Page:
Freshly ground black pepper.


  1. In a small bowl, soak the thinly sliced shallots in the lime juice with a cube of ice for at least 10 minutes
    When you’re ready to assemble the salad, toss the mango and sliced cabbage into a large bowl.
    Add the soaked shallots and lime juice.
    Add the mint and jalapeño pepper (if you want the slaw to pack heat).
    Season with salt and pepper to taste, and toss well.

    From Ready or Not Cookbook: Michelle Tam & Henry Fong

And that's that!


The Grove Grinder

This was the last stop on my staycation. The Grove Grinder sandwich shop Not saying I saved the best for last but it was pretty darned good and I'll eat there again for sure. 


You walk up to the counter to order, I would have taken a picture of that part of the restaurant but it's a small space and they were really busy and the lady behind the counter must have been having a bad day, not pleasant or helpful at all.


Whole lot of collectibles 

There are only 4 tables. It was easy getting a table, most of the business appeared to be take out. 

I got a Philly Cheesesteak. The sandwich was wonderful, I had the choice of smoked meat or not, I chose not. Nicely seasoned tender meat and the veggies were done to perfection, still a bit crispy. 
They have a large selection of sandwiches and all sandwiches can be made breadless as a salad which I think is nice. 

Out of the places I've been to, there is only one I won't be going back to, so I think I hit up some pretty good places in my Zip Code. 

And that's that! 

Peach Panzanella Salad


Jump To Recipe Print Peach Panzanella Salad


I know, I know Panzanella salads have bread in them. This was going to a BBQ later, so I added the bread and dressing when I got there. 

This is my take on the Peach and Cornbread Panzanella salad Katie Lee has on the food network. 

I say "my take" on the salad as if my creative juices were flowing when in actuality, whenever I made this if I was lacking some basil I’d substitute flat leaf parsley, and so far I’ve never used cornbread, I’ve been using pita bread that I toasted and cut into cubes.  I always use Persian cucumbers, I can't remember the last time I bought an English cucumber the original recipe calls for.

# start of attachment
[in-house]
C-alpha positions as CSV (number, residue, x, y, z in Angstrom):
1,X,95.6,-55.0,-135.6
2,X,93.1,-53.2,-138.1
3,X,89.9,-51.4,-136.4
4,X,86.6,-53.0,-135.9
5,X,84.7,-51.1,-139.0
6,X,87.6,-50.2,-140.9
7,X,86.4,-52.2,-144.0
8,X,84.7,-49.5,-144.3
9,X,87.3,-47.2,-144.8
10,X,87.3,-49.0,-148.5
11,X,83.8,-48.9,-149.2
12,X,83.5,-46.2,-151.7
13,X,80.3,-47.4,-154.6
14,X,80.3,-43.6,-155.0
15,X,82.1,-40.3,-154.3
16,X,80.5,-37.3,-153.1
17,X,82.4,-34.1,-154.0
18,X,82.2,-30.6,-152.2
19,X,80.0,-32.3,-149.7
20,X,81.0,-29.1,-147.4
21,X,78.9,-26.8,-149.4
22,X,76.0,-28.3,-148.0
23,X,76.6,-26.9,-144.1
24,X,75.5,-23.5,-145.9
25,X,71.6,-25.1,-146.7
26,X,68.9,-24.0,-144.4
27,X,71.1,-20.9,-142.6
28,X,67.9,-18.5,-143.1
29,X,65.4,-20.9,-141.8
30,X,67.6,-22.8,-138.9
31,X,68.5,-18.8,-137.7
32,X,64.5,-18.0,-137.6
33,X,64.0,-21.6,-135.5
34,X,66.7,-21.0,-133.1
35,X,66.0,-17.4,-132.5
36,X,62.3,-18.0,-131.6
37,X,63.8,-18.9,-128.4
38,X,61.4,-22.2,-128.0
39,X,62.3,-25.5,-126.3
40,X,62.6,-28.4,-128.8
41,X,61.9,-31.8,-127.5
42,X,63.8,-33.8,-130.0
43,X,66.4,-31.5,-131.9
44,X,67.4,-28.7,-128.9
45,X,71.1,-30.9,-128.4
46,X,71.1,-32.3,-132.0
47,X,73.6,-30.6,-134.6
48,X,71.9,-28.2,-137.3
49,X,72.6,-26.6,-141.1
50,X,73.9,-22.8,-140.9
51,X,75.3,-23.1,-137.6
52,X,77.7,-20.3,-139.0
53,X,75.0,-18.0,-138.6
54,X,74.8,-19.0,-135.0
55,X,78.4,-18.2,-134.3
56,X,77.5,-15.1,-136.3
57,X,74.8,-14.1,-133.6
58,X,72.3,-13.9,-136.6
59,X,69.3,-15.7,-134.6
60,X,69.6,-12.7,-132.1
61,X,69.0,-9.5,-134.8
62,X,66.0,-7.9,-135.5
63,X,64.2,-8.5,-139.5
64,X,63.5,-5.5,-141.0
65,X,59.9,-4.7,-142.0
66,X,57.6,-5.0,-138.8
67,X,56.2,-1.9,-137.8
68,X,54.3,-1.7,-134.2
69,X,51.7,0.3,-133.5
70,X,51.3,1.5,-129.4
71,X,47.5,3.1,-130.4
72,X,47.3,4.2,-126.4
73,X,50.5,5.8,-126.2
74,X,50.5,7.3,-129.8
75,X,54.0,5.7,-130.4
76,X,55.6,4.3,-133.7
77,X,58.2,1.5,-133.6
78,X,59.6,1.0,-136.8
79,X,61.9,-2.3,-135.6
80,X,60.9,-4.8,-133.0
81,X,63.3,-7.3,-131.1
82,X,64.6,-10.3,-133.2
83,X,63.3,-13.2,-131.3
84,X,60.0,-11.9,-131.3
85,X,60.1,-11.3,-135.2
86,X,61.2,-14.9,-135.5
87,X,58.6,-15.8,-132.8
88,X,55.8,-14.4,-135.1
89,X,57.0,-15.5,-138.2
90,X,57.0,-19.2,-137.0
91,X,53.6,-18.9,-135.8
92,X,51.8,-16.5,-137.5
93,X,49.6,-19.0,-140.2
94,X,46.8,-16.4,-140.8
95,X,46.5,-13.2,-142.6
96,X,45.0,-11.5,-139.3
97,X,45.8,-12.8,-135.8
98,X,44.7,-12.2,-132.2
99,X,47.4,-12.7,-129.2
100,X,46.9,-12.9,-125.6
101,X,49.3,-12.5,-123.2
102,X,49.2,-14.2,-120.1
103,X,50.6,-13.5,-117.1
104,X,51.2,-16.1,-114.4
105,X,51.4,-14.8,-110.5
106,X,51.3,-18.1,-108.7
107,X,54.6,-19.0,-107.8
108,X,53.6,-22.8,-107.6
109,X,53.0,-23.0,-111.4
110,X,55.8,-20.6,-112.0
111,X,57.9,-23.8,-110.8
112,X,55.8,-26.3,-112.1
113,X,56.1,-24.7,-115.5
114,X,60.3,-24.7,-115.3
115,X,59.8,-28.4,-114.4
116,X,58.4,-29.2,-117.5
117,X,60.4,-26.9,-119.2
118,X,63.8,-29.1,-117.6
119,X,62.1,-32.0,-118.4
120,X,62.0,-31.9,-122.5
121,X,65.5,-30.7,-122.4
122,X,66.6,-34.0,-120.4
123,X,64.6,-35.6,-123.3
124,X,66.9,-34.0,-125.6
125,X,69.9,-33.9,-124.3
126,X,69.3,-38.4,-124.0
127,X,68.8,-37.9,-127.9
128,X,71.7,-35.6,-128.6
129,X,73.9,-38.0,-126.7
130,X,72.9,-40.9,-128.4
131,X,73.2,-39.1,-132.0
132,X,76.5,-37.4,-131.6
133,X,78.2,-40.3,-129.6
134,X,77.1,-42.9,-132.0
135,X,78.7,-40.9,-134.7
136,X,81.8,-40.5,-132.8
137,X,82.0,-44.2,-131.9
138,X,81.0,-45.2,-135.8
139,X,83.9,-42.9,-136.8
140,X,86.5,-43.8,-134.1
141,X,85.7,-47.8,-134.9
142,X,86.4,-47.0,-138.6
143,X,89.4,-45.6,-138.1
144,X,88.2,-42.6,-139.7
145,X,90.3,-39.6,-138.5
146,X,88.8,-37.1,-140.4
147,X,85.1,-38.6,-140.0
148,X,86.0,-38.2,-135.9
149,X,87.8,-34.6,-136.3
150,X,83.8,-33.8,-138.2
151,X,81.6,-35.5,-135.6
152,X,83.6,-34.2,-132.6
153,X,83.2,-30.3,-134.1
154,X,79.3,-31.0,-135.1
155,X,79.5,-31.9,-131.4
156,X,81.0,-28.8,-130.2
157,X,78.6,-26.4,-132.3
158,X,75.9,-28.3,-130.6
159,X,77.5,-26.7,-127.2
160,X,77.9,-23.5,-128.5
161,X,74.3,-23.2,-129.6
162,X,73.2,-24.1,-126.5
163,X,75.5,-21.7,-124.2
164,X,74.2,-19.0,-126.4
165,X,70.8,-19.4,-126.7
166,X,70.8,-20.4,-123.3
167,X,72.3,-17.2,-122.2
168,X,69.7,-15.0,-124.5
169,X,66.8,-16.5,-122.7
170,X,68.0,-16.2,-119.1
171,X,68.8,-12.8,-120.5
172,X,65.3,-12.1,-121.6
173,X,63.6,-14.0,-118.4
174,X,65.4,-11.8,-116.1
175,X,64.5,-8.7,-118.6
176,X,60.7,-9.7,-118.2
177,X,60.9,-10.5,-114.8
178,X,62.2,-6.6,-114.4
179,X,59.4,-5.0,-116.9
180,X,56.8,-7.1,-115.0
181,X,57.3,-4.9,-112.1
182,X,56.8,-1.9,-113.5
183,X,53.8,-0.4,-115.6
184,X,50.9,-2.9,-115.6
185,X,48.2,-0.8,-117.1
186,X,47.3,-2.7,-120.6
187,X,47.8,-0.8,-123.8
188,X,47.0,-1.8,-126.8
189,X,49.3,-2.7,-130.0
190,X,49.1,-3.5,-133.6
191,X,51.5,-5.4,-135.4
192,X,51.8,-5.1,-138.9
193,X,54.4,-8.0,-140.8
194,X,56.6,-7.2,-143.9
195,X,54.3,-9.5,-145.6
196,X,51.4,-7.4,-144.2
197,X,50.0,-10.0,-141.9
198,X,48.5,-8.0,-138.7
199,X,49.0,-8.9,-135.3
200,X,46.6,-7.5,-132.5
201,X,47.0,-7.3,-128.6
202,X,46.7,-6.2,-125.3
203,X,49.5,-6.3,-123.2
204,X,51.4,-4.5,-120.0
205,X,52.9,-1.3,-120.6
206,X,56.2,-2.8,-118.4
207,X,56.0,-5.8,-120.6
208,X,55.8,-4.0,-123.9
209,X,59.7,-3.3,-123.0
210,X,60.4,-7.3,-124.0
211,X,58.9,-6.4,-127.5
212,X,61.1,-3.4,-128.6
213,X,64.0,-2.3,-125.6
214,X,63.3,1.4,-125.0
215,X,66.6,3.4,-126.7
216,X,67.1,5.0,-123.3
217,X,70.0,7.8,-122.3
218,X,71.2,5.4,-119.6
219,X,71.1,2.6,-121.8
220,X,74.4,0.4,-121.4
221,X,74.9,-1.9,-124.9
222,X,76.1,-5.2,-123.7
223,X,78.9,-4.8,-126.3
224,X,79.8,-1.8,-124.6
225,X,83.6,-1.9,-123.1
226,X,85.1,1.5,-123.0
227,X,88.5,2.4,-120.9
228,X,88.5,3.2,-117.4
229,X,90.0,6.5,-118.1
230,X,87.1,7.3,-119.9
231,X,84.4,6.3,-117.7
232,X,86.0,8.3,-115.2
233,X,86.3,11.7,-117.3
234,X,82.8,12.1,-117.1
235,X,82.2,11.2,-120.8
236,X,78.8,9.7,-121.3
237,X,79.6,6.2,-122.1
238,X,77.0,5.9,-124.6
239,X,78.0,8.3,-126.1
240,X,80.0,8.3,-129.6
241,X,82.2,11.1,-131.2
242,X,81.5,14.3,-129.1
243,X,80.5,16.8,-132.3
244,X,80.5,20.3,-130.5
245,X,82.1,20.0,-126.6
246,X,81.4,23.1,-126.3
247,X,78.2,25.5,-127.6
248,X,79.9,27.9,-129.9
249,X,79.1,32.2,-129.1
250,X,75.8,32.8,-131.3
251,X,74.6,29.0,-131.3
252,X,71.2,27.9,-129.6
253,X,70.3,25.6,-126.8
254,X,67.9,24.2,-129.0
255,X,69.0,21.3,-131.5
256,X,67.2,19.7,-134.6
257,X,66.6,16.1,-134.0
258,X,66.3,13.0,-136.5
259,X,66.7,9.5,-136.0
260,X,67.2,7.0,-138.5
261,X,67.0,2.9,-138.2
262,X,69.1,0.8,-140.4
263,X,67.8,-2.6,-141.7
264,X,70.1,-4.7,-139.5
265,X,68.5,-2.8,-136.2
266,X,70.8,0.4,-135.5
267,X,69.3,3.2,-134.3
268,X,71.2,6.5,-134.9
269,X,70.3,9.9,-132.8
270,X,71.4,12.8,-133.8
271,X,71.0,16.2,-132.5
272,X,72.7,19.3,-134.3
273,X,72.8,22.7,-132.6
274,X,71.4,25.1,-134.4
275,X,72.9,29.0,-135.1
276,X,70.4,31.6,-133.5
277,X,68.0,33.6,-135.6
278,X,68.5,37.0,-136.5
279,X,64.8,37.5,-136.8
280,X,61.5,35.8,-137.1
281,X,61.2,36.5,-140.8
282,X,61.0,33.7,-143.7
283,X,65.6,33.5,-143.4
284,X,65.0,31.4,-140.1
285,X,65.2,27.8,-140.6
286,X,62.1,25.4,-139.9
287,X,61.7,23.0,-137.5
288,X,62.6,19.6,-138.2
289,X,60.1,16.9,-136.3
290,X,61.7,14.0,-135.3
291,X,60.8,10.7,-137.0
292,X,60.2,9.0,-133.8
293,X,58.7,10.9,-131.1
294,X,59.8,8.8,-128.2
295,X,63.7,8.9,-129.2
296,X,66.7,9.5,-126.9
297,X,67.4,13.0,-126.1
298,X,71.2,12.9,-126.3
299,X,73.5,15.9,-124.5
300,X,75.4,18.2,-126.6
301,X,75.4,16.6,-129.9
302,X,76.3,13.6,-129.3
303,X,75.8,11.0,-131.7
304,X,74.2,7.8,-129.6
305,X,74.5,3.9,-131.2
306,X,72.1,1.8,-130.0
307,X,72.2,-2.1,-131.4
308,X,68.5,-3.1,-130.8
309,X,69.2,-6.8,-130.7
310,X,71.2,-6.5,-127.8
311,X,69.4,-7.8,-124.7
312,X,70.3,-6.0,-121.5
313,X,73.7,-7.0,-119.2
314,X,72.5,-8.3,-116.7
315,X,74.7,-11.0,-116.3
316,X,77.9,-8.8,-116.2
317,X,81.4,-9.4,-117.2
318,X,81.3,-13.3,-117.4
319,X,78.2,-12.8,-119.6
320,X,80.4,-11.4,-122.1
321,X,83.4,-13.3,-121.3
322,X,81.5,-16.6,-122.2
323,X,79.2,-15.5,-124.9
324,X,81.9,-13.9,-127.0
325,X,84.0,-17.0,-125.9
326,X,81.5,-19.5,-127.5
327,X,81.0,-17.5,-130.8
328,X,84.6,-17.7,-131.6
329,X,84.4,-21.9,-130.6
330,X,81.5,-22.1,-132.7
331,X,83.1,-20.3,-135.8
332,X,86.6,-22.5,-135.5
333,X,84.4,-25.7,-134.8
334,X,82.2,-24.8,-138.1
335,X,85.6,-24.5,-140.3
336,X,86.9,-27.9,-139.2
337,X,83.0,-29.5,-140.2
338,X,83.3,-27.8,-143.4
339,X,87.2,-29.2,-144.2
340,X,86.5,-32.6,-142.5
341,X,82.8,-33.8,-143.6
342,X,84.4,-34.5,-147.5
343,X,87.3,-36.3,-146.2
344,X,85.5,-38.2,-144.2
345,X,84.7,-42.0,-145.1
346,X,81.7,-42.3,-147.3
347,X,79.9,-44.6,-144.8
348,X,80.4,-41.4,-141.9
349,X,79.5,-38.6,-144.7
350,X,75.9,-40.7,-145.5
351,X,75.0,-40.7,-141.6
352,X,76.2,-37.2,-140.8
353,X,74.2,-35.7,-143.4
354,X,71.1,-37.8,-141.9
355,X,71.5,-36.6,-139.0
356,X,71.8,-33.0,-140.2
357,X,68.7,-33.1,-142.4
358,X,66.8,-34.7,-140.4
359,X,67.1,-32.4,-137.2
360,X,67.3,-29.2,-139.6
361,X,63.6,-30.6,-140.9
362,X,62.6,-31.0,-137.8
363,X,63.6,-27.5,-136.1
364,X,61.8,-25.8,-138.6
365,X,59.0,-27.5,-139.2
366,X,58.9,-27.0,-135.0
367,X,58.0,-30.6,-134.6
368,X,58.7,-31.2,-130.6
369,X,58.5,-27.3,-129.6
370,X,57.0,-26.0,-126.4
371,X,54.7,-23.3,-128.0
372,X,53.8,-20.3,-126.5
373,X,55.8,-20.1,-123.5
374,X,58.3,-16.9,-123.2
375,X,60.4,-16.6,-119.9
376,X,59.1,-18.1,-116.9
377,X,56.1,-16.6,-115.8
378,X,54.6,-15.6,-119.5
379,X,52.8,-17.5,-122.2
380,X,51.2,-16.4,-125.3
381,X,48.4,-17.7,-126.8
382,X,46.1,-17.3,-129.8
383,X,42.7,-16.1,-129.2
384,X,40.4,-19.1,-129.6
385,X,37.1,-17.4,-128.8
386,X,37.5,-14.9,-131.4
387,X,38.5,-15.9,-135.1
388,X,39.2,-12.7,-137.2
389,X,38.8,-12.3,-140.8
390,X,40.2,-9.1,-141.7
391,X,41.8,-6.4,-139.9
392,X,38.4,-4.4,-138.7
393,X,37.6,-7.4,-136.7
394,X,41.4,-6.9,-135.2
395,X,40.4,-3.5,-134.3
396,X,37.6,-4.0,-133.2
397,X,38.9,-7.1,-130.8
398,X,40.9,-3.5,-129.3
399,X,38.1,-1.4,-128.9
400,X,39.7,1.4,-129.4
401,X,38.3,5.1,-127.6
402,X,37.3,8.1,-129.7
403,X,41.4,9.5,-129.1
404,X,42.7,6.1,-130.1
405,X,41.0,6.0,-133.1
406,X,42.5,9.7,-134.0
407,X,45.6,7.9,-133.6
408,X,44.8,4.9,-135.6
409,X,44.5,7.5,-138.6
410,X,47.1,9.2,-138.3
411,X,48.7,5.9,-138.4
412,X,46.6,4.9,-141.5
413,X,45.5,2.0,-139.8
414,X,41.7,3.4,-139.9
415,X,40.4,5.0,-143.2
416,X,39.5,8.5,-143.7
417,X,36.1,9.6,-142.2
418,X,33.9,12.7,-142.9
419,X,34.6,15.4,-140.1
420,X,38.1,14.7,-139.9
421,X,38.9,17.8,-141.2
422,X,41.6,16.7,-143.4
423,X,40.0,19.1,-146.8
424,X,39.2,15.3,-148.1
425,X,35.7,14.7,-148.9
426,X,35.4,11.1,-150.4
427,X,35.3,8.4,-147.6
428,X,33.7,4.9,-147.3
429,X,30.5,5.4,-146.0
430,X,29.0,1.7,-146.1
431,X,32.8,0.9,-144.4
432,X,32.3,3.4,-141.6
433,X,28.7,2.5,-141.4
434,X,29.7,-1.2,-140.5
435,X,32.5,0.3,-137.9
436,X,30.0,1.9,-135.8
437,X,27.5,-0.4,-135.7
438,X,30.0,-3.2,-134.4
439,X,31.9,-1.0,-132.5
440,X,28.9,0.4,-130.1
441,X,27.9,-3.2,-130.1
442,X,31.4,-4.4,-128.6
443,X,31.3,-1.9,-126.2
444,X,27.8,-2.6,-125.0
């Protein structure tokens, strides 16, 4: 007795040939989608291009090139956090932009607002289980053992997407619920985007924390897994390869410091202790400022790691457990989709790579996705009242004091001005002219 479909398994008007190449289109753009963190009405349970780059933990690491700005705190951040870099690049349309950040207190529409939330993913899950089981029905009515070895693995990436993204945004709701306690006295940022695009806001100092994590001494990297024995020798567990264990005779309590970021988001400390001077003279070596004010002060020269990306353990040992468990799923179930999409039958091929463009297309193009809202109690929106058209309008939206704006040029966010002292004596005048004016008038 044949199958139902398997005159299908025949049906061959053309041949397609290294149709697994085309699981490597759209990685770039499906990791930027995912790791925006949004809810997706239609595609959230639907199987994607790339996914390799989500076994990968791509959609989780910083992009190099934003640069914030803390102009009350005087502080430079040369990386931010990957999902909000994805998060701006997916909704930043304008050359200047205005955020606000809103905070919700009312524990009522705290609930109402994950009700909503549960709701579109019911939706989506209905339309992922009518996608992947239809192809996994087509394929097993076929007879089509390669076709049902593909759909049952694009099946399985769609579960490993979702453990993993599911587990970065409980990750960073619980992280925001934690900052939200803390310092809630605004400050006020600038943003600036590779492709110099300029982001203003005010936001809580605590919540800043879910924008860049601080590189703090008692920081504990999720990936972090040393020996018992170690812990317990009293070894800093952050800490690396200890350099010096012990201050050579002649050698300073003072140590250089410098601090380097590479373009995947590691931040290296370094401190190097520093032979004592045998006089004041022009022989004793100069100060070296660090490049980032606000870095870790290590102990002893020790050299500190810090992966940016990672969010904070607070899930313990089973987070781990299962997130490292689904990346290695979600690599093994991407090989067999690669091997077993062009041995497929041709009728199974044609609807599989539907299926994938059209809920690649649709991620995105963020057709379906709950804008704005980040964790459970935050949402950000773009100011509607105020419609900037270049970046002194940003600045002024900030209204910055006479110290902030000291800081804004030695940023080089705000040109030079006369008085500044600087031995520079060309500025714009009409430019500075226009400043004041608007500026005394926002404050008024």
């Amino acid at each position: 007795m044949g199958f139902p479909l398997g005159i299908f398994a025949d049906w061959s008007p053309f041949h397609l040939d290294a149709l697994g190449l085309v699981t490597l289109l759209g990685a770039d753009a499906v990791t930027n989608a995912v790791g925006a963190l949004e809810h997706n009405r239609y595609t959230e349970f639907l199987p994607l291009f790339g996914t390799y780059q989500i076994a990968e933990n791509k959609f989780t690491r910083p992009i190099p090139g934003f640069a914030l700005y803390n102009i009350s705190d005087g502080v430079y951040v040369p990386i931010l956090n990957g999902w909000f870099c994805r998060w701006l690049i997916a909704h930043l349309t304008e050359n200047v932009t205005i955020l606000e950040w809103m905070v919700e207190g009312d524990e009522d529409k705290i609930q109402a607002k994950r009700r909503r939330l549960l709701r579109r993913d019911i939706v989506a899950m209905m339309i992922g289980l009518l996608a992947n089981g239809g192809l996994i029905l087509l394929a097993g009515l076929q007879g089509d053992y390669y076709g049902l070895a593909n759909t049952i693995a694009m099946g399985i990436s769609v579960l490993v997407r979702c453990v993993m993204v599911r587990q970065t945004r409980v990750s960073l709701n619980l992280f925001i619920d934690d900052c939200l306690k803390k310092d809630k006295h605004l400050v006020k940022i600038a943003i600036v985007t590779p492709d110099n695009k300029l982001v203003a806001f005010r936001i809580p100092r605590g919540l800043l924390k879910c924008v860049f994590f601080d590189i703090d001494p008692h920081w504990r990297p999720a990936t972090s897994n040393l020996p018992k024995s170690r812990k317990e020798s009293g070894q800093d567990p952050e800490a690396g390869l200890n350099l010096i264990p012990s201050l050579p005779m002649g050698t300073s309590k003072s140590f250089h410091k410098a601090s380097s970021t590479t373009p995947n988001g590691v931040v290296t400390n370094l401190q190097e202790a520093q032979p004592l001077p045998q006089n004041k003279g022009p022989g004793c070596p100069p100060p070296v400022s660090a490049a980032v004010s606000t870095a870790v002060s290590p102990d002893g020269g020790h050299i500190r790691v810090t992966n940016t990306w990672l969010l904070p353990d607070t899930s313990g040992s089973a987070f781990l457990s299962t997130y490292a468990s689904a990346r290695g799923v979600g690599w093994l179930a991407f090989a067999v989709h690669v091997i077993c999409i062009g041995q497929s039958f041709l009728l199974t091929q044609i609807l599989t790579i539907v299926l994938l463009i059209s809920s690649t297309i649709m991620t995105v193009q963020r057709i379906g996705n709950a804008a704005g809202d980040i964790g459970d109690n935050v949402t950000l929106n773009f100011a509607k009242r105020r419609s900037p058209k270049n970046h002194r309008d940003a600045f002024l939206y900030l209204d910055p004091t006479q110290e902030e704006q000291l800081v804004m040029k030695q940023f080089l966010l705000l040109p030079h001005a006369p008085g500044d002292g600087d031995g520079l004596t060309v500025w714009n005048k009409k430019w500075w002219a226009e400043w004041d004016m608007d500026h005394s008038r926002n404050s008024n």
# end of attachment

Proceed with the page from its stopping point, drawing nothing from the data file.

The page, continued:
The dressing is a pretty straight forward vinaigrette with the addition of capers. 

I usually make salad dressings in canning jars. They have nice wide mouths, and the lids don't leak when you shake the jars to mix the ingredients. 


The salad ingredients are few and simple, with the exception of the peaches and bread,  this is one of the salads I make frequently.
Our Middle Eastern students loved it so I tried to have cucumber, onion and tomato salad with the evening meal.  

I hope this entices you to make this salad. You don't even have to add the bread, just don't call it panzanella or the salad police will come looking for you. 


Peach Panzanella Salad


  • 2 large peaches cut into cubes
  • 3 Persian cucumbers cut into same size cubes as the peaches
  • 1-pint grape tomatoes halved
  • 1/2 red onion thinly sliced
  • 15 basil leaves torn or parsley leaves from 6-8 sprigs of parsley roughly chopped

  • Salad toppings:
  • 2 cups of toasted and cubed bread of your choice cut into 1/2 to 1-inch cubes, .
  • 6 slices prosciutto for garnish, optional

  • Dressing:
  • 1 Tablespoon Dijon style mustard
  • 1/4 cup red wine vinegar
  • 1/2 cup extra virgin olive oil
  • 1/4 cup chopped capers
  • 1/2 teaspoon salt
  • 1/4 teaspoon freshly ground black pepper


  • For the dressing:
    In a pint size canning jar combine all the dressing ingredients, screw the lid on tightly and shake.
    Or; whisk the dressing ingredients together in a large salad bowl

  • For the salad:
    Add the salad ingredients to a large salad bowl and toss with the shaken dressing.
    Or; add the salad ingredients and toss with the whisked dressing in the salad bowl.

  • Salad topping:
    Add the bread cubes and toss again, then place prosciutto slices on top of the salad.  

And that's that!

Chef John's Fish and Chips

One of the restaurants on my staycation list is Chef John's Fish and Chips


It's been a Lemon Grove institution since 2004 serving up London Style fish and chips. Don't know about the London Style having never been to London myself, or pretty much anywhere for that matter. But that doesn't stop me from enjoying the foods of places I've never been.


This is the fish and clams with coleslaw and fries. The clams were really good one of the better parts of the meal and the fries pretty darned good too. 
I hear the sauces are made in house which is a plus. The coleslaw is o.k. not bad, just o.k. 

The fish was nicely done, not over cooked and nice and flaky and flavorful and a delight to eat once I peeled off the greasy batter. 

This is the fish and shrimp with fries and hush puppies,  OMGosh those hush puppies, if I go back there it will be for the clams and hush puppies. They had a nice crunch, well seasoned and tender inside. Just look at the size of those shrimp. 


Looks can be deceiving, after biting into one I had to look twice for the shrimp. Oh! there you are. They were still good and not greasy. 

Would I go back?  Yes, I'm a big believer in second chances and besides, those hush puppies keep calling my name. 

And that's that!